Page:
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Rob Mignard

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About Rob Mignard

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    Canopy Polisher

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  1. Thanks; I didn’t notice that. I think it would still be easier to convert the HB kit to a 27R than try to convert it into a 28PP. Mig
  2. Sorry! 27/28 (not enough brain bytes I guess)
  3. A few moreYak-38PP/Yak-37R differences: The 37R has the same windscreen as the Yak-38P (the HB kit doesn’t work for this configuration either) The 37R has a much smaller nose probe The 37R doesn’t have a window in the EWO’s entry hatch The 37R doesn’t have conformal wing tanks The 37R doesn’t have weapons pylons on the outer wings I may convert my HB kit to a 37R. It wouldn’t be a hard conversion and would certainly be unique. Mig
  4. After a little more research, it appears that the HobbyBoss kit (kind of) depicts a Yak-27R Mangrove! HobbyBoss has captured the angle of incidence on the Yak-27 perfectly. The main external differences appear to be the wing incidence and inlet spikes that do not extend in front of the engine inlets. I'm sure there are other differences, but a cursory look only uncovered these two. The HobbyBoss kit has the spikes of the 28 and the wings of the 27 as far as I can tell. Google Yak-27R Mangrove and you can see lots of photos.
  5. You’re actually describing angle of incidence. I haven’t worked on the HobbyBoss kit so I had not noticed this problem. Thanks for pointing it out. Back to the Bobcat kit I guess.
  6. I agree, the Bobcat Yak-28PP is a bit of a hot mess. Nice interior detail and it appears to be accurate but in my experience, it's a bear to get everything to fit. It has the It has lots of exterior details (intakes, antennas, and such) that are mounted on panel like pieces that require lots of fitting and filling once they're glued on. I stopped about half way through mine because I was getting bogged down trying to get everything looking right for painting. I also have the HobbyBoss kit which I haven't started. If it's like other HobbyBoss kits it will go together well. There is one GLARING error on the HobbyBoss kit. The windscreen on the PP is two ovals that form a streamlined V shape. The HobbyBoss kit has a very goofy-looking single oval that in no way resembles the actual aircraft (Bobcat got this part correct). I don't know how you'd fix that; I don't think anyone has offered a replacement piece. So, you can go for accurate and hard to build or inaccurate and easy to build (or if you've got lots of money, you can buy the Bobcat Kit and steal the windscreen for your HobbyBoss kit). Your choice!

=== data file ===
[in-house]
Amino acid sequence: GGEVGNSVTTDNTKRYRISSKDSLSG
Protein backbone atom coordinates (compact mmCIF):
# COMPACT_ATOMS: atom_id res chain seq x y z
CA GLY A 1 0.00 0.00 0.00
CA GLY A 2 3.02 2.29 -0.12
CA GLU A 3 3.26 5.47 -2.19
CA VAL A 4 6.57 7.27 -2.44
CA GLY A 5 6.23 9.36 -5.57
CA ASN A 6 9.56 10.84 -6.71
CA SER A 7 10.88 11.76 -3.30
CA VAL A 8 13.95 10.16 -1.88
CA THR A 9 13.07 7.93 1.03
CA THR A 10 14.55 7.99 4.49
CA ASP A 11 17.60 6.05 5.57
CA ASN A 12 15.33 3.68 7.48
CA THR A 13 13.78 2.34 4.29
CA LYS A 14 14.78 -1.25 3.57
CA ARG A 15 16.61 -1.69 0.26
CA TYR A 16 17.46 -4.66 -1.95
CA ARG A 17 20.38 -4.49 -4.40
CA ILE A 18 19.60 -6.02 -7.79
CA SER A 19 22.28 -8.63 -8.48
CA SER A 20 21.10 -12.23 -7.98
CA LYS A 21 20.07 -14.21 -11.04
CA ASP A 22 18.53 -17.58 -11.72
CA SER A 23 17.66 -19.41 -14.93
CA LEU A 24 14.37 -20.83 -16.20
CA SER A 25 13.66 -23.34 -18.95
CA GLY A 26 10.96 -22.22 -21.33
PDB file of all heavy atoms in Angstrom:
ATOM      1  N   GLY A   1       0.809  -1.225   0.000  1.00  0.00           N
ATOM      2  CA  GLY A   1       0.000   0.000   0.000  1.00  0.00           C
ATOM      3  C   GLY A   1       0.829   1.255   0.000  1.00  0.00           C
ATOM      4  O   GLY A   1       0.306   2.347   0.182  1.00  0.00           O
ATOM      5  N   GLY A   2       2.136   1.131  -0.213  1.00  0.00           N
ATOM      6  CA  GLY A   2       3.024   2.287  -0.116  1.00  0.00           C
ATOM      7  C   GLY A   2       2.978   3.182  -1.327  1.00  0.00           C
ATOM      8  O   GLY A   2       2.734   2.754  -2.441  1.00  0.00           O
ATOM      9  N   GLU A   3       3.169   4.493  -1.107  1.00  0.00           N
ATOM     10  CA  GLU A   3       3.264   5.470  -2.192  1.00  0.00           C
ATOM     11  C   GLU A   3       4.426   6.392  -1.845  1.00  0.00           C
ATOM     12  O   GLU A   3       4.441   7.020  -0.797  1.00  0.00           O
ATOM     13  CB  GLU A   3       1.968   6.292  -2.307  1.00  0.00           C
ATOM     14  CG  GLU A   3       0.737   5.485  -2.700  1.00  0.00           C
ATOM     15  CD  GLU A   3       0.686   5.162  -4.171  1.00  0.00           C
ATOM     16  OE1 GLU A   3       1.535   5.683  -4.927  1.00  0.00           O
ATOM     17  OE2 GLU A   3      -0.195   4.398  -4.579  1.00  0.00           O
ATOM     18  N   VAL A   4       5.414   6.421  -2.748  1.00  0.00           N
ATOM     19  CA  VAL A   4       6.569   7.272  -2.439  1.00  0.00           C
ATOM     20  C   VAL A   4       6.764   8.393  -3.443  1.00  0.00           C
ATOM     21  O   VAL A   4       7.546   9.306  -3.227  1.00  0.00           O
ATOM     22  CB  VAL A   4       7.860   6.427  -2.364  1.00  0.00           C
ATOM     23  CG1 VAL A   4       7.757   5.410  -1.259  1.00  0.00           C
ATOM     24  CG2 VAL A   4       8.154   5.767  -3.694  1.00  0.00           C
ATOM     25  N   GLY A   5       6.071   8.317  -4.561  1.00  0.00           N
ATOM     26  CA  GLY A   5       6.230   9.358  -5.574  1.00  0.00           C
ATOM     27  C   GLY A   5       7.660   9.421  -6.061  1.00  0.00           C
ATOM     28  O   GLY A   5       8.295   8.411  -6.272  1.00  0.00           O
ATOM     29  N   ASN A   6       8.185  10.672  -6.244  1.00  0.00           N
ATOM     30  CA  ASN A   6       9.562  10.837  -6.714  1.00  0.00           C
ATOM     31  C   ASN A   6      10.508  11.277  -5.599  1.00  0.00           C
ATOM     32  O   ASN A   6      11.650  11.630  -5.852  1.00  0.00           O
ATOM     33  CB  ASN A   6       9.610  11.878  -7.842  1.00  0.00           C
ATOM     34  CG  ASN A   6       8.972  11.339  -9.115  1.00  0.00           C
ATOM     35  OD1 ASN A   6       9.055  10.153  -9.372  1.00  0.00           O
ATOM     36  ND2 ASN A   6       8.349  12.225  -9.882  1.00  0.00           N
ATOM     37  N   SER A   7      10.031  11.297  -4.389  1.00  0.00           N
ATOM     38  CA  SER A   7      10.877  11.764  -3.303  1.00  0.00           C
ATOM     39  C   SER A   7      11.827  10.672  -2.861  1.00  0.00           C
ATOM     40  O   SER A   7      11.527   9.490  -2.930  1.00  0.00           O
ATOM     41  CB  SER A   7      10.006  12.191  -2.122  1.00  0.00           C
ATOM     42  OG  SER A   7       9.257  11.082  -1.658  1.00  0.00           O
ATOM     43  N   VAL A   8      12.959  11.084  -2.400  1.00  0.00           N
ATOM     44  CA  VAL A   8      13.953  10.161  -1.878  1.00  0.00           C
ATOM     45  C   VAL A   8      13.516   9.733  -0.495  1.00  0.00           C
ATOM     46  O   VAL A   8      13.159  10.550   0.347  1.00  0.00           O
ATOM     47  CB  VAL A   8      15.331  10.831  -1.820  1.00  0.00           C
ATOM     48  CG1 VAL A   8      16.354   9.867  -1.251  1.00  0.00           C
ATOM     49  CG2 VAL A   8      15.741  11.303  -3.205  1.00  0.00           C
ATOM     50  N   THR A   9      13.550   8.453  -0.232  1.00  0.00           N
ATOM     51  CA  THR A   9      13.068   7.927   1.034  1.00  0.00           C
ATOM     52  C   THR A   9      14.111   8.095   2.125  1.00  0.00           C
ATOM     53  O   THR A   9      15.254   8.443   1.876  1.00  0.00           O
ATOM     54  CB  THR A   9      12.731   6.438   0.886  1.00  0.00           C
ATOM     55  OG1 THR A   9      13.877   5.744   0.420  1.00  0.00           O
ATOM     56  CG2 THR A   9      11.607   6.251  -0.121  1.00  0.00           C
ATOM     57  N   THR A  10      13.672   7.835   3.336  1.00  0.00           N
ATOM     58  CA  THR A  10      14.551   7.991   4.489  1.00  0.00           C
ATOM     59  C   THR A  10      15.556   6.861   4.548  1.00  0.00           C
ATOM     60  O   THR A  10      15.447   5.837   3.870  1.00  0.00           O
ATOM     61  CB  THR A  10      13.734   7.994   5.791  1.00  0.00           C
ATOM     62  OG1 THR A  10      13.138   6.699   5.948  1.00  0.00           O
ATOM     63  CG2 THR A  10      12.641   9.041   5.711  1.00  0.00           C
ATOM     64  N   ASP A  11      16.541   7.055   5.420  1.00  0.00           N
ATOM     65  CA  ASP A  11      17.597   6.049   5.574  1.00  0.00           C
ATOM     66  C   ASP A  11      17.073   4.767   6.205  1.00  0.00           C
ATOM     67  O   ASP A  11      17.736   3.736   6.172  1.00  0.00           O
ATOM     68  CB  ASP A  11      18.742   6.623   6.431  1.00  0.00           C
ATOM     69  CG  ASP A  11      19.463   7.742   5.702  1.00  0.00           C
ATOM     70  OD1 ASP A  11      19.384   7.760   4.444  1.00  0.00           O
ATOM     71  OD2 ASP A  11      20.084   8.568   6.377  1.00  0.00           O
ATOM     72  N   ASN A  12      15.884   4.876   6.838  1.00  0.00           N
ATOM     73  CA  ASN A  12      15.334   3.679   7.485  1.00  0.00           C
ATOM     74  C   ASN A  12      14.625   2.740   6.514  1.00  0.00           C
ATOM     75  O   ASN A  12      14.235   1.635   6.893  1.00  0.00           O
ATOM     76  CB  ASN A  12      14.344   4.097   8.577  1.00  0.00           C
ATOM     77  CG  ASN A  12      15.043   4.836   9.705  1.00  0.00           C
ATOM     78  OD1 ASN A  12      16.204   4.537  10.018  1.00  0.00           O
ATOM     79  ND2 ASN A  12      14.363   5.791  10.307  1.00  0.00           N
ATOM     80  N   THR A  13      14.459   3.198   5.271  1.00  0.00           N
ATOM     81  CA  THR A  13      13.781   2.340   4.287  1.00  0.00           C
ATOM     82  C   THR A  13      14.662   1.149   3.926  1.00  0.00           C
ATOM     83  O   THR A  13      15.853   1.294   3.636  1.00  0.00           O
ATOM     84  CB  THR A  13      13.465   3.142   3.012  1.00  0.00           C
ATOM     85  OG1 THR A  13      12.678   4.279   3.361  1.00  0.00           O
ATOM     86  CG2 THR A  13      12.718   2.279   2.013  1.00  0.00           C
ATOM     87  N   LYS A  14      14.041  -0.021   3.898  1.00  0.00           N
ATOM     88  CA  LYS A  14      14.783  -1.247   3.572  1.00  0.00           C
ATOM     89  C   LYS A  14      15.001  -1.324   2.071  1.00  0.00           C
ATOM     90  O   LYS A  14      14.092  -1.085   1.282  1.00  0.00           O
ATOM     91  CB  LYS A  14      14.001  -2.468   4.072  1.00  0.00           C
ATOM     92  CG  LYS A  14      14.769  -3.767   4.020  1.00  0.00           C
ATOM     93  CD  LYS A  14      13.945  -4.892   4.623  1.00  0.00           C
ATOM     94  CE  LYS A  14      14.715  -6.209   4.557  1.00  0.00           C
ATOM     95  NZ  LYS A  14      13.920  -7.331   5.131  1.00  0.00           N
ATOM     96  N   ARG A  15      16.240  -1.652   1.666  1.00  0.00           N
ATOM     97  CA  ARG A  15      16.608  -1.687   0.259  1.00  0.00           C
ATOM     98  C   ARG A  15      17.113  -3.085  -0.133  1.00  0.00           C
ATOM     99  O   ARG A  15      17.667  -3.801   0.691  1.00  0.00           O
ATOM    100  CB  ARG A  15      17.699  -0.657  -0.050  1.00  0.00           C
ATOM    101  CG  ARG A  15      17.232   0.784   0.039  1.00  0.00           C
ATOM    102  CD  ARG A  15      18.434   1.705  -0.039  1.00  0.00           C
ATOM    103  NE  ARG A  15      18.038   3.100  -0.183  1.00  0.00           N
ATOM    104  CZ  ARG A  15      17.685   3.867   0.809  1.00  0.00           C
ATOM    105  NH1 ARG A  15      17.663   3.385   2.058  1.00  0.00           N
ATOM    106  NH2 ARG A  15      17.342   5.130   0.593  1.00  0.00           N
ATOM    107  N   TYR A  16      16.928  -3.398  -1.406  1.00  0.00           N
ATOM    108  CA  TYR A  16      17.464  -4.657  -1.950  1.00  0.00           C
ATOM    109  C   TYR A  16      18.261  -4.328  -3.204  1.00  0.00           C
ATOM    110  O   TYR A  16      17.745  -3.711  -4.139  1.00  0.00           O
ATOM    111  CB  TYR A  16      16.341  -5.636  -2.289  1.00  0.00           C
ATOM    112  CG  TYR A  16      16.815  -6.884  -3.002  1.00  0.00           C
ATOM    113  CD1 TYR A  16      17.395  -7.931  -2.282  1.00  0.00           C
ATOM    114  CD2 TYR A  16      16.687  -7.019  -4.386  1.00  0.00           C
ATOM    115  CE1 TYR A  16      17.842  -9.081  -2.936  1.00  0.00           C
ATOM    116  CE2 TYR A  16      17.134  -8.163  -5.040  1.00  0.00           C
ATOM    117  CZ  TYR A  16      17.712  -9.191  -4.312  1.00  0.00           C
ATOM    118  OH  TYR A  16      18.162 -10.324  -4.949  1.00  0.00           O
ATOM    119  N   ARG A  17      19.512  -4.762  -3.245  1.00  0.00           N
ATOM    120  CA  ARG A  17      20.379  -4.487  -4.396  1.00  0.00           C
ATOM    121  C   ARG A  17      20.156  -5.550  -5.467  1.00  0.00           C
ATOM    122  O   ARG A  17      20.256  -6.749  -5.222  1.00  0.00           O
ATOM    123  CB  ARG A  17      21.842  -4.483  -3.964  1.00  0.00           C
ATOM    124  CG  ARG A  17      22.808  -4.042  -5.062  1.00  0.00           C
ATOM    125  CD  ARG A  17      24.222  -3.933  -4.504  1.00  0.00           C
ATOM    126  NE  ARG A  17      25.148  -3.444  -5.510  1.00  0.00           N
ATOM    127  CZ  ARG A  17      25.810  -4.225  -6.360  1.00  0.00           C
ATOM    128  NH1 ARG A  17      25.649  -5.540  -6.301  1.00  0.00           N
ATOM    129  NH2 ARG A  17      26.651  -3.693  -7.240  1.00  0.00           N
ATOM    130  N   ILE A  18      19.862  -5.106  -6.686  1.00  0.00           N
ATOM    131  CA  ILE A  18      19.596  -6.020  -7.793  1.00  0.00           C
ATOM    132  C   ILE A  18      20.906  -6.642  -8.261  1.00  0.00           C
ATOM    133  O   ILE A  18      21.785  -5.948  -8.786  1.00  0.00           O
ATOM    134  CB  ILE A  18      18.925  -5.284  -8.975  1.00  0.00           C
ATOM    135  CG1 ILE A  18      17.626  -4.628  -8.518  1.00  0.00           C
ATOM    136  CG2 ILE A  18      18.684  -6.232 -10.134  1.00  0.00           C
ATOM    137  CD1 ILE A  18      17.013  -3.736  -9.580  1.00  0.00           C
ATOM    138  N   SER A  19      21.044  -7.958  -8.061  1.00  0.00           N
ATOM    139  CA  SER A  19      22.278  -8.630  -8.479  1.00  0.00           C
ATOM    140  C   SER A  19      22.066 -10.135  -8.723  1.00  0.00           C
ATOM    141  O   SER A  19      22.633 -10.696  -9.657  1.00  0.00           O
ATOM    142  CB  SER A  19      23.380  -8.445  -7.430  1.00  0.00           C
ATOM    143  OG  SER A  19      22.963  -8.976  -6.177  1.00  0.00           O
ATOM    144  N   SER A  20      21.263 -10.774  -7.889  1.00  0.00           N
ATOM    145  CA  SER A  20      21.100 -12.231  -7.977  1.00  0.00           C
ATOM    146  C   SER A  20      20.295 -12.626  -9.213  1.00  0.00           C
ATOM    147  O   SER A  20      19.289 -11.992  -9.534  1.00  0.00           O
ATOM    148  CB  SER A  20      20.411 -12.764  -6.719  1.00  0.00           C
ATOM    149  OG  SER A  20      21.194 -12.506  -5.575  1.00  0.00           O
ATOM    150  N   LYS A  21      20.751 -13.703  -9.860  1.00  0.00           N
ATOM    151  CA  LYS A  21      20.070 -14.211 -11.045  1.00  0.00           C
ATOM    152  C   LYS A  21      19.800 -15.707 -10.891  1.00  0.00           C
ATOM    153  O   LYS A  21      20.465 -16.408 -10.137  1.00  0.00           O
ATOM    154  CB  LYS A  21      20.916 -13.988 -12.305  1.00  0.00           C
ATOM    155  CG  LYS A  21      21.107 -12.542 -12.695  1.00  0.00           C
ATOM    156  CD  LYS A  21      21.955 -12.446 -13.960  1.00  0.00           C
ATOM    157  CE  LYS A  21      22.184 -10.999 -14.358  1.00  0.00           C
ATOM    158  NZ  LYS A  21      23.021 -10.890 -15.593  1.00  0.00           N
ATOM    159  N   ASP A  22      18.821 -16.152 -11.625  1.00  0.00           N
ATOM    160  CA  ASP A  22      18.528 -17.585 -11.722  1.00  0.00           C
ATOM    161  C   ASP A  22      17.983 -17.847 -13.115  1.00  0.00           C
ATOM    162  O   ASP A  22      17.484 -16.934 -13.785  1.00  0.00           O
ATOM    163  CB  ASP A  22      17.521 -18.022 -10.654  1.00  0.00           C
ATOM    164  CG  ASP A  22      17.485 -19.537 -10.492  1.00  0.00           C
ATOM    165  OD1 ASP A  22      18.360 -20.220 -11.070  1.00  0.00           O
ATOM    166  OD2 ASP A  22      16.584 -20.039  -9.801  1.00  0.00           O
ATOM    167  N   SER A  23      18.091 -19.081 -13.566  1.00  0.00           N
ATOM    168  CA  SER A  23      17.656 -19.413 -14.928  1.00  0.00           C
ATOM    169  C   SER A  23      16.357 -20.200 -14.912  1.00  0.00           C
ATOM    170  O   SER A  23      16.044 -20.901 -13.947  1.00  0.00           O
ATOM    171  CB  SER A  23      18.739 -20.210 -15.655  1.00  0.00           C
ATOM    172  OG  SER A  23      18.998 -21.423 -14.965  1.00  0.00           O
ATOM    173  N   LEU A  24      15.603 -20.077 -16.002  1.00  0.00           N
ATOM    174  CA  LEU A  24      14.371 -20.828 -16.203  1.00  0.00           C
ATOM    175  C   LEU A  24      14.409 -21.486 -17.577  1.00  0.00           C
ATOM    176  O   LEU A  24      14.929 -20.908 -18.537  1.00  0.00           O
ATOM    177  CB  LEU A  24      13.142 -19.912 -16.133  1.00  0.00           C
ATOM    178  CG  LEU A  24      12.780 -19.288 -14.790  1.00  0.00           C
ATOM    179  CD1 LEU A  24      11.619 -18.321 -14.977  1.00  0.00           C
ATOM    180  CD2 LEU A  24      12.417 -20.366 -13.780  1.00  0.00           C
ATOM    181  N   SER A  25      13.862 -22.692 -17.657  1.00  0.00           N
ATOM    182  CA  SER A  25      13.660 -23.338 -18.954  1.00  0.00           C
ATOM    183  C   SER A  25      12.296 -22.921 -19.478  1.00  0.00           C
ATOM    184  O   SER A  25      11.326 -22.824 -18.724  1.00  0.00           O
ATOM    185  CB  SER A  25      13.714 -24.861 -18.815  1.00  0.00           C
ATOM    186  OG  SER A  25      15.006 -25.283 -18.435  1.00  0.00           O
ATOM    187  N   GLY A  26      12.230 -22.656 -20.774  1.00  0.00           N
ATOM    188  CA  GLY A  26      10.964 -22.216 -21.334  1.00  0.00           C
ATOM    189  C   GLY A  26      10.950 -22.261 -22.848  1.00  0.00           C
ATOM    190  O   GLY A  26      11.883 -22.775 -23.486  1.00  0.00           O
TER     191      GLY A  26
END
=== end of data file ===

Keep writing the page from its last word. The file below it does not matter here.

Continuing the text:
7. Here are a photo of the main landing gear bay. It's mostly dark gray carbon fiber. Let me know if you need more detail. migflier@aol.com Mig
  8. Curt, give me a call. I'll be happy to help you with this. Rob
  9. Here are a couple of comparison photos of the A and B cowling. Mig
  10. The photo above is a Hind F. Here's photos of a Hind D nose, and tail. You can see that the mast on the D is in line with the fuselage center line; not the cockpit. This was changed as part of the effort to make the Hind more maneuverable. The D model flew like a truck. The vertical fin is cambered to help offload the tail rotor during forward flight (similar to C model Hueys and Cobras). The reason the cockpit is offset is to provide a level platform during flight. Western helicopters accomplish this by tilting the mast and transmission rather than twisting the cockpit. Looks goofy, but works. Mig
  11. Don, I admire you for wanted to do an A model, especially with the Monogram kit!. That's been on my to-do list for some time. The main issue with the Monogram kit is that they used their B model kit and only changed the cowling (and prop, which is terrible). The engines in the A (Wright R-1300) and the B/C/D (Wright R-1820) are exactly the same diameter. The R-1300 is basically a 7 cylinder R-1820. On the actual aircraft, the A model forward fuselage starts to narrow towards the nose (top, bottom, and sides) at the panel line in front of the windscreen. On the B and later models, the top slope is less, and the bottom and sides are pretty much straight to until the curve of the cowling lip. I haven't been able to locate any decent drawings of the A model so I'm working off photos. The Roden kit is a much better starting point than the Monogram/Revell kit. It's 1/48 and the fuselage is not slab sided. Hope this helps. Let me know if I can provide other data for you. Mig
  12. Oliver, the H-34 used a 9 cylinder Wright R1820. I don’t build in 1/32 so I don’t know if a resin engine is available. You could use a Kitty Hawk T-28 engine, but that might be too pricey. I can’t wait to see your finished diorama. Are you doing a Marine or Vietnamese King Bee H-34? Mig
  13. The “walkway” on the left inner leading edge is where the crew chiefs put their ladder for getting onto the top of the airplane. Mig
  14. Yes, it’s a standby wet compass. Mig
  15. I’ve got one I can send you. migflier@aol.com mig
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